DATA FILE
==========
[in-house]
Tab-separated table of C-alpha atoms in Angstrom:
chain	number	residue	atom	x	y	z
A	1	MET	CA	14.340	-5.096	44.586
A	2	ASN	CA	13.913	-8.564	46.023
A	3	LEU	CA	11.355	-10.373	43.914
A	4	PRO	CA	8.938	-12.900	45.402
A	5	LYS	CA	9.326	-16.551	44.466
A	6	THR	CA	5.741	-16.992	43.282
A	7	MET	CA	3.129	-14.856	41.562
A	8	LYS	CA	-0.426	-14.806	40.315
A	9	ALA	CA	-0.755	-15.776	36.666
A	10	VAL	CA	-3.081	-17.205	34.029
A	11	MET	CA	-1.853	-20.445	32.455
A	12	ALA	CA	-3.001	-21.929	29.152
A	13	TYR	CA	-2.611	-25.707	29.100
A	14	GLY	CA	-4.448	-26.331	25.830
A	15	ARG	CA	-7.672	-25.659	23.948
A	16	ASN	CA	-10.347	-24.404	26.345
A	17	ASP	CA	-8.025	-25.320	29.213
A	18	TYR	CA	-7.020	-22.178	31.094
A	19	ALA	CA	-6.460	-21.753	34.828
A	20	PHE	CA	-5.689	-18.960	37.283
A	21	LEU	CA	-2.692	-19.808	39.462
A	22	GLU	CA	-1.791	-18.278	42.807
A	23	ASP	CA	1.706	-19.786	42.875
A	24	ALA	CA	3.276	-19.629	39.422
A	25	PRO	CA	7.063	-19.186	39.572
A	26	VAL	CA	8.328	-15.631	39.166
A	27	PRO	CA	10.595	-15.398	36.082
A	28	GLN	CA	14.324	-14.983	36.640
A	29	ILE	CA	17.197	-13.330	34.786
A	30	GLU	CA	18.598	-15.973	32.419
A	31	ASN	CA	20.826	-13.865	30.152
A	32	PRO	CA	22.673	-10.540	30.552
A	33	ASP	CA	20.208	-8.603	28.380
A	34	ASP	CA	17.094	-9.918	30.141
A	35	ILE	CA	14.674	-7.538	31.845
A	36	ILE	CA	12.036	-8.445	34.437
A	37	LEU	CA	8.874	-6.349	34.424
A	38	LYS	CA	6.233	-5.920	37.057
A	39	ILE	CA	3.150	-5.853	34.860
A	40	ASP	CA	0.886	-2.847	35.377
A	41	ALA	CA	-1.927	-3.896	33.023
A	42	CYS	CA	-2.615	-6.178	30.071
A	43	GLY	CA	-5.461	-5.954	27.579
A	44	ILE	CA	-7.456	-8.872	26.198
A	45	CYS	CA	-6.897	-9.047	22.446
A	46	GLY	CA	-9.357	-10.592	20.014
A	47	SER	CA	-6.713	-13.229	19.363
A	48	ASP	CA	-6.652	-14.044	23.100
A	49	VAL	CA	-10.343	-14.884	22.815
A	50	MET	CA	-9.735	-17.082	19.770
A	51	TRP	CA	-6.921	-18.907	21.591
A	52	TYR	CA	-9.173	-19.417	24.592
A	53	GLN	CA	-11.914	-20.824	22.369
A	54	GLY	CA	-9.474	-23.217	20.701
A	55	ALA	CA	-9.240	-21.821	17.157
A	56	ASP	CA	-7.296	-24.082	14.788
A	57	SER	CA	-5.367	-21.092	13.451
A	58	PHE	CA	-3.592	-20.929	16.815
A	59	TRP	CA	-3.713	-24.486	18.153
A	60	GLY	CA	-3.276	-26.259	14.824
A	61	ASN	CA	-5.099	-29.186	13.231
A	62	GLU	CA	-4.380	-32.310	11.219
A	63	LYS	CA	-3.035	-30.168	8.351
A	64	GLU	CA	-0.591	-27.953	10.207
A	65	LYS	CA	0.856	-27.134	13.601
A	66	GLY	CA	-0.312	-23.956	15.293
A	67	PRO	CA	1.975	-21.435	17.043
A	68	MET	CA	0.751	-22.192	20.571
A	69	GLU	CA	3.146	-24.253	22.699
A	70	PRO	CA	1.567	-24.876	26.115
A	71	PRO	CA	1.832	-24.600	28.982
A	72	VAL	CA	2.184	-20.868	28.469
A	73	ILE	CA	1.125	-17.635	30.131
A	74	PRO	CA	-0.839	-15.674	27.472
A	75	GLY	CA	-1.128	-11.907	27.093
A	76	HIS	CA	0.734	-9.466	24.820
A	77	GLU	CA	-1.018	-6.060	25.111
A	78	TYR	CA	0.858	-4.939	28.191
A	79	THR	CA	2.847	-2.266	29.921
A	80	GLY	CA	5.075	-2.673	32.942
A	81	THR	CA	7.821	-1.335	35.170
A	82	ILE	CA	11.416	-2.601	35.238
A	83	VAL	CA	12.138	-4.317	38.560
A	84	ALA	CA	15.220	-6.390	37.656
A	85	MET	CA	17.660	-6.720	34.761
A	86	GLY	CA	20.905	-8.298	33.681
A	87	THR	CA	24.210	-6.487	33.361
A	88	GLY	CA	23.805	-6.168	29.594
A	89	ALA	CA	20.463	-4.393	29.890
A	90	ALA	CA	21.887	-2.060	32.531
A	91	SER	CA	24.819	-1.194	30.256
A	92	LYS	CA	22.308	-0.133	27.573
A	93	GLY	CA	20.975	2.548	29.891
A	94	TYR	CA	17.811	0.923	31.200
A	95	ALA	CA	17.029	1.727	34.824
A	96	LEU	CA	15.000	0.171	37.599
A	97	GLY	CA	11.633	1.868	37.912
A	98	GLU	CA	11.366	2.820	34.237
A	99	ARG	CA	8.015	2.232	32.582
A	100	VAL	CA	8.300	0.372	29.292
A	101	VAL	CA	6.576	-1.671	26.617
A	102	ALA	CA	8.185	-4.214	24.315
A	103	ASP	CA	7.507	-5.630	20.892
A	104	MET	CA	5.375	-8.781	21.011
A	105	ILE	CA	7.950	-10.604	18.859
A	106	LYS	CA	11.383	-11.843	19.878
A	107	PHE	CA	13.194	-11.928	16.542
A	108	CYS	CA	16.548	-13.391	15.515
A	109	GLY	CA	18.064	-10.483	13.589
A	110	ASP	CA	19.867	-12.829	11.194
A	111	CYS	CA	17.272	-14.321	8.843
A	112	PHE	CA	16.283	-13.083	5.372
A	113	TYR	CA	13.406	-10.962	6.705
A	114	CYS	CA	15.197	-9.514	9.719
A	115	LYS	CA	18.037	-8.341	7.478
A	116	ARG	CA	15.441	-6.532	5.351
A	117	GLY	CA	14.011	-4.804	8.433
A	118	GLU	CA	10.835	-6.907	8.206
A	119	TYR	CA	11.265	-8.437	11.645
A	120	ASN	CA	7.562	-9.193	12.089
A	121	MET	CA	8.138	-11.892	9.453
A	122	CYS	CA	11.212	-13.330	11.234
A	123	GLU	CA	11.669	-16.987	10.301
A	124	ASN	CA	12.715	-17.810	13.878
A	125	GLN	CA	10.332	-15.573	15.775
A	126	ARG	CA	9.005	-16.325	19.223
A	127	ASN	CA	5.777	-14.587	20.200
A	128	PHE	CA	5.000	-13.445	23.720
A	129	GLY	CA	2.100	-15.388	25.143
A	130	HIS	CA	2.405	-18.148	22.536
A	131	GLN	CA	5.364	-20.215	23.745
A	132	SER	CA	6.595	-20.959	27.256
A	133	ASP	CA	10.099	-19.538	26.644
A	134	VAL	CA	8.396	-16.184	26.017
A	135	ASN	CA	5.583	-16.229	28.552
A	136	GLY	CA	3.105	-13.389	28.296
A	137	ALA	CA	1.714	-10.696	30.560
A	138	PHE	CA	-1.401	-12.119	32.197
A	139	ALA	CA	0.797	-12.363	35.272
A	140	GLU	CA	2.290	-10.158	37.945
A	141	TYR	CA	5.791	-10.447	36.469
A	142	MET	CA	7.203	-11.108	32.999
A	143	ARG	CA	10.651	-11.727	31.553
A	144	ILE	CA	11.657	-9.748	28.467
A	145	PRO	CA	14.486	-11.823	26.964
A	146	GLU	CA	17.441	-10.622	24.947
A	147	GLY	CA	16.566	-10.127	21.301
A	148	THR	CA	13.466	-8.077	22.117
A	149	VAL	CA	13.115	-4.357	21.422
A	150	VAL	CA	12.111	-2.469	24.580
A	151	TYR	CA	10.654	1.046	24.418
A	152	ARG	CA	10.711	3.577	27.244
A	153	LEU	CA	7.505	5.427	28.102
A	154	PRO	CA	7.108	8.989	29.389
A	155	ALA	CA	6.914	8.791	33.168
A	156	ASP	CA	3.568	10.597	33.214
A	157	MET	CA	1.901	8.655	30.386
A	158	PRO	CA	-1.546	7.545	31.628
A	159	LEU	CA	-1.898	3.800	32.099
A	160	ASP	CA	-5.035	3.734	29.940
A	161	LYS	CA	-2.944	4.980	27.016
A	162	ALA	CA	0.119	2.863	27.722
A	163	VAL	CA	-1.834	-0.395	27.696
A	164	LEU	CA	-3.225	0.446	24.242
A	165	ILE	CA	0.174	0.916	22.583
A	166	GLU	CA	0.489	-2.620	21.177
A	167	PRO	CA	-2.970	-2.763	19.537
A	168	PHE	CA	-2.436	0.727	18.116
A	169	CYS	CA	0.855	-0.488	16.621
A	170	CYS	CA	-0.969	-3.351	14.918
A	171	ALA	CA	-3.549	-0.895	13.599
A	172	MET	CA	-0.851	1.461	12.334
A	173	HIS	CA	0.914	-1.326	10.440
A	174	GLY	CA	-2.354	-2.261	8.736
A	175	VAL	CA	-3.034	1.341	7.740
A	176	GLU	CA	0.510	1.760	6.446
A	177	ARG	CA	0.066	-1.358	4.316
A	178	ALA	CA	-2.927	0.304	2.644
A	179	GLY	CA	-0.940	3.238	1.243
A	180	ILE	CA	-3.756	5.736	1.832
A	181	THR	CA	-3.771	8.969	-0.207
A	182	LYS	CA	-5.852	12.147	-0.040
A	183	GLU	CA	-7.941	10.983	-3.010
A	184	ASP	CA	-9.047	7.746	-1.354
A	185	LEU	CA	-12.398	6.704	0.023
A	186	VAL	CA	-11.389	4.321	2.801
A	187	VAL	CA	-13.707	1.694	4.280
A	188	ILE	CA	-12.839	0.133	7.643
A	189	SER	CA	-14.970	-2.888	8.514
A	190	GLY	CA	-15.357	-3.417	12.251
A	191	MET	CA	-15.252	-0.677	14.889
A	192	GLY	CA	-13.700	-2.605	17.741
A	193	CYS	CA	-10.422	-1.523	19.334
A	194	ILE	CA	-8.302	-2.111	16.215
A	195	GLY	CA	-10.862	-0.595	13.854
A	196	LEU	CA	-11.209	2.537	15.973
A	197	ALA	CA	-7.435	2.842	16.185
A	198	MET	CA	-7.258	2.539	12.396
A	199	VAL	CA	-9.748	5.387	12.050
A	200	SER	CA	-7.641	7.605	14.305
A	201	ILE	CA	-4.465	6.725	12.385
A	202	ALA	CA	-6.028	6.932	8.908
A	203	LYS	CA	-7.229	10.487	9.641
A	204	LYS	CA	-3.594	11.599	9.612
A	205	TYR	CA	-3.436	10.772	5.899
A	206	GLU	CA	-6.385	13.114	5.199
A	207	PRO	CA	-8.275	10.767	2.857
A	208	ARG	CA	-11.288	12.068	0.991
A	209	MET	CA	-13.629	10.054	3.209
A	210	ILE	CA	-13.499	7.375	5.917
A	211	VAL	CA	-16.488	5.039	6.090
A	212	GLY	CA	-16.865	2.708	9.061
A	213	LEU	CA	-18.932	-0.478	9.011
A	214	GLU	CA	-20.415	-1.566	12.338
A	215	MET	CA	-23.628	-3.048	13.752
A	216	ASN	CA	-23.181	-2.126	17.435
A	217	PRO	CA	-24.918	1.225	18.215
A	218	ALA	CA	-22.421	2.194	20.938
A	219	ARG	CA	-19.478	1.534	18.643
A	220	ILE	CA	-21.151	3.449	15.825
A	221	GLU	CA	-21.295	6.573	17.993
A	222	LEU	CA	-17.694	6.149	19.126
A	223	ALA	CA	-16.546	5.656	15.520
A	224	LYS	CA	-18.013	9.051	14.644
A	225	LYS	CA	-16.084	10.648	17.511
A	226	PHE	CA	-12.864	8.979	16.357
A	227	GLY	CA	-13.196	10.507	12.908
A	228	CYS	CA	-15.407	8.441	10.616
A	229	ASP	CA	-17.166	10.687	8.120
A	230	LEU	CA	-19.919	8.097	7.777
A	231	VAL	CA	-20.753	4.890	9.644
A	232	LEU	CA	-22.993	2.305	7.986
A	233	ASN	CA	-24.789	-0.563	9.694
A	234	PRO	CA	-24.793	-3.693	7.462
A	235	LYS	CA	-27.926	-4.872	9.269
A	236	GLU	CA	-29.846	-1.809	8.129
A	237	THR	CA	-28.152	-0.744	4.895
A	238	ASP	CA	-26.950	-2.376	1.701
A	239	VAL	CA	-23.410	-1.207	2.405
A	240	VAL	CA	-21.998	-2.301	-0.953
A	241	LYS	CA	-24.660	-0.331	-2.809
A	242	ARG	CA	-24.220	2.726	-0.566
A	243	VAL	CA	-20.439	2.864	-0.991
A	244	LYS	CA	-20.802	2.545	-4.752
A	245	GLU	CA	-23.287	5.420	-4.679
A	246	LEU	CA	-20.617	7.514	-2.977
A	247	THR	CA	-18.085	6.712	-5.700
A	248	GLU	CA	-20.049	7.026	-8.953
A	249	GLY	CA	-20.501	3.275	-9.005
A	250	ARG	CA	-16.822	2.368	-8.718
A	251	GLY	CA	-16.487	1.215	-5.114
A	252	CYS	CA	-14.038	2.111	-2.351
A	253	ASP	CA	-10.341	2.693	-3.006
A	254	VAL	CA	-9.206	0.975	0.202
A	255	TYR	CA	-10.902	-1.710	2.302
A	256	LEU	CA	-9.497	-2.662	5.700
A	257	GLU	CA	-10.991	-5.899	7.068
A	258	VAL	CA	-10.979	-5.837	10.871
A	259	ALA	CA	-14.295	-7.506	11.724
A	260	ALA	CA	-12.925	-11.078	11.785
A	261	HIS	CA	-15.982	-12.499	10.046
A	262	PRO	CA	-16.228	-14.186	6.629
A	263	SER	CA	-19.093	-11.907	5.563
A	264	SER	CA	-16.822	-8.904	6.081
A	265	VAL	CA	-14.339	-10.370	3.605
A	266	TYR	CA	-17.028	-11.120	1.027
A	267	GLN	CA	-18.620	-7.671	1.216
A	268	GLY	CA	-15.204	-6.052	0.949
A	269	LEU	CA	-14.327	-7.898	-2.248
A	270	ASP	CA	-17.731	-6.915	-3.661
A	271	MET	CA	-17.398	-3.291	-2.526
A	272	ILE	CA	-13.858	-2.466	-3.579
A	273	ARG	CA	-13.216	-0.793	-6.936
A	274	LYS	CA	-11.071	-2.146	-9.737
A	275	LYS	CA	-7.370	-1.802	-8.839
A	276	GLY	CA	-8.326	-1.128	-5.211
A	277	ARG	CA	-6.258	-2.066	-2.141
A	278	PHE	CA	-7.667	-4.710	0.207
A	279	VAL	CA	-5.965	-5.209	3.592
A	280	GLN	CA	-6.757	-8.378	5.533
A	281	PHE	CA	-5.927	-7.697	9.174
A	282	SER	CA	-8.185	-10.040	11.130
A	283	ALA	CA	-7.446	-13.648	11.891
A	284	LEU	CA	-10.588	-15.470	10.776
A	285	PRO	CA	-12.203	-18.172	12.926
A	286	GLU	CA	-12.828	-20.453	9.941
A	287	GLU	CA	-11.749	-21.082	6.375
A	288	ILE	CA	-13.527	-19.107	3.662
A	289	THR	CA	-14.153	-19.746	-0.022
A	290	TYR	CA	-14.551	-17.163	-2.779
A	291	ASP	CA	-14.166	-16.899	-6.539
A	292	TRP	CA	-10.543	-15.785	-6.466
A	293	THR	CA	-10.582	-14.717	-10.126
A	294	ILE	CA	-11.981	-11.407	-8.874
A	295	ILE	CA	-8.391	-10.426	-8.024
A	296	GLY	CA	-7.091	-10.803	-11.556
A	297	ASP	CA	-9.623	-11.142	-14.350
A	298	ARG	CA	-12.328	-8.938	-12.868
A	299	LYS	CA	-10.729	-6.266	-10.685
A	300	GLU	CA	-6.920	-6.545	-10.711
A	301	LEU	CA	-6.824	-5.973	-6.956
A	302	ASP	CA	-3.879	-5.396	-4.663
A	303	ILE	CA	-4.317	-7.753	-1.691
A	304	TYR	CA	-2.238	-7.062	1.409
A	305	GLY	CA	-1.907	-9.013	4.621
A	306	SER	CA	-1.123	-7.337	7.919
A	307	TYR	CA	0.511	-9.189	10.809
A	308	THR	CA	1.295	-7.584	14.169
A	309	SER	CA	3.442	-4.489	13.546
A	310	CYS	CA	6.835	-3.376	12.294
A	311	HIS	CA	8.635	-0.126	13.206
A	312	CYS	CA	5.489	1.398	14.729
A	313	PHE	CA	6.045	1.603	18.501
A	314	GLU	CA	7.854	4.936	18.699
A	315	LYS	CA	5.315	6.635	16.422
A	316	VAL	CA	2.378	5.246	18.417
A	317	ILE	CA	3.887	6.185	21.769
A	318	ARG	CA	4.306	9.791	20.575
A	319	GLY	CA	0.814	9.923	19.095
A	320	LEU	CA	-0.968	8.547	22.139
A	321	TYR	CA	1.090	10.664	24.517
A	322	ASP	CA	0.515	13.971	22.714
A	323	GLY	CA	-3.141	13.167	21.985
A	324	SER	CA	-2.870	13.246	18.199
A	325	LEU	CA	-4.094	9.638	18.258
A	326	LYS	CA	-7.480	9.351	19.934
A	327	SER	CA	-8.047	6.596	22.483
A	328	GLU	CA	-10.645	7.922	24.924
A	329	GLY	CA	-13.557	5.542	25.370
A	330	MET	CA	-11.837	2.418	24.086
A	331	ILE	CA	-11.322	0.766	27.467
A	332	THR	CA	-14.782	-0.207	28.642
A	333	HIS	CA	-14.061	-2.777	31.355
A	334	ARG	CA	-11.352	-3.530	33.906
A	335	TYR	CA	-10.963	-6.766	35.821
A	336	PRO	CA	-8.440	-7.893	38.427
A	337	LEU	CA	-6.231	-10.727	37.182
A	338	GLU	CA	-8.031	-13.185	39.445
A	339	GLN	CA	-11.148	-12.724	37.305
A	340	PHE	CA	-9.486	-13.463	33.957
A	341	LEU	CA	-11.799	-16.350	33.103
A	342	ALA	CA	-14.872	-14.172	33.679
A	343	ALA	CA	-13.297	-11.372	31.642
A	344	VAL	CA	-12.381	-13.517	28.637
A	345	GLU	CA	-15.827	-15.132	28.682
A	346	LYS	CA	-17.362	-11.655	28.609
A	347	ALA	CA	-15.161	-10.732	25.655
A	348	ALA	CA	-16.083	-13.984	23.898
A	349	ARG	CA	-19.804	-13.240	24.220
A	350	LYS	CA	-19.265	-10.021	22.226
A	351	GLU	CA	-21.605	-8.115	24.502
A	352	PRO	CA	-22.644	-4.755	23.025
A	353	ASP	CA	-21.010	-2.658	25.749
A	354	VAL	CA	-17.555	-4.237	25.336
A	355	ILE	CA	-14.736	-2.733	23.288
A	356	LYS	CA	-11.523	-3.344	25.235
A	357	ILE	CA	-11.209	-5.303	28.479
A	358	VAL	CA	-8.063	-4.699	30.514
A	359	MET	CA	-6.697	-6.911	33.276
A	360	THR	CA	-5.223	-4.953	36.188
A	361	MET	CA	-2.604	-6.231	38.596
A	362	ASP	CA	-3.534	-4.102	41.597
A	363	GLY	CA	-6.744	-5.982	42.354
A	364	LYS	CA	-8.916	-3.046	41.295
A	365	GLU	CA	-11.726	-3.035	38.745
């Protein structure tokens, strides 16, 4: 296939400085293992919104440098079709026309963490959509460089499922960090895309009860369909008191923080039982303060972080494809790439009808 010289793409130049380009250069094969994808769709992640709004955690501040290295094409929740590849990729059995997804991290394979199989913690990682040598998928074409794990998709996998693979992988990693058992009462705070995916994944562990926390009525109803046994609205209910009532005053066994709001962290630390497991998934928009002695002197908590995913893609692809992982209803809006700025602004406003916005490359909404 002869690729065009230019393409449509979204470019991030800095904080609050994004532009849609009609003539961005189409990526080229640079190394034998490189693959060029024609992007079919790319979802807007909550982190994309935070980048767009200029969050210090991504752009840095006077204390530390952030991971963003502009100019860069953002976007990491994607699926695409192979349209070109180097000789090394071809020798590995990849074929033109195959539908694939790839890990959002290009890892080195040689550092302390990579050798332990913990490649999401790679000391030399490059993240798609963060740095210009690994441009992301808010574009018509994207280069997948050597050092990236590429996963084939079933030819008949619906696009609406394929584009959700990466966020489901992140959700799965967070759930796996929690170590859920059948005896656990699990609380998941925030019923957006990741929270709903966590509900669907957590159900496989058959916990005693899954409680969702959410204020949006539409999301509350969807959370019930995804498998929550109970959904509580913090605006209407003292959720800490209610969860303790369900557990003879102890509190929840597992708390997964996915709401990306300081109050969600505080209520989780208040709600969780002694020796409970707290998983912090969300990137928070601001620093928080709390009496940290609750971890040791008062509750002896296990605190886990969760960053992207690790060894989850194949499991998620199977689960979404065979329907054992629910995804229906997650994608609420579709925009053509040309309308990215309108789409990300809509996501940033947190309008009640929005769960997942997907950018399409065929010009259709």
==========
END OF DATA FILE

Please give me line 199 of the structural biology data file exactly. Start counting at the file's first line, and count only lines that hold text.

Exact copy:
A	196	LEU	CA	-11.209	2.537	15.973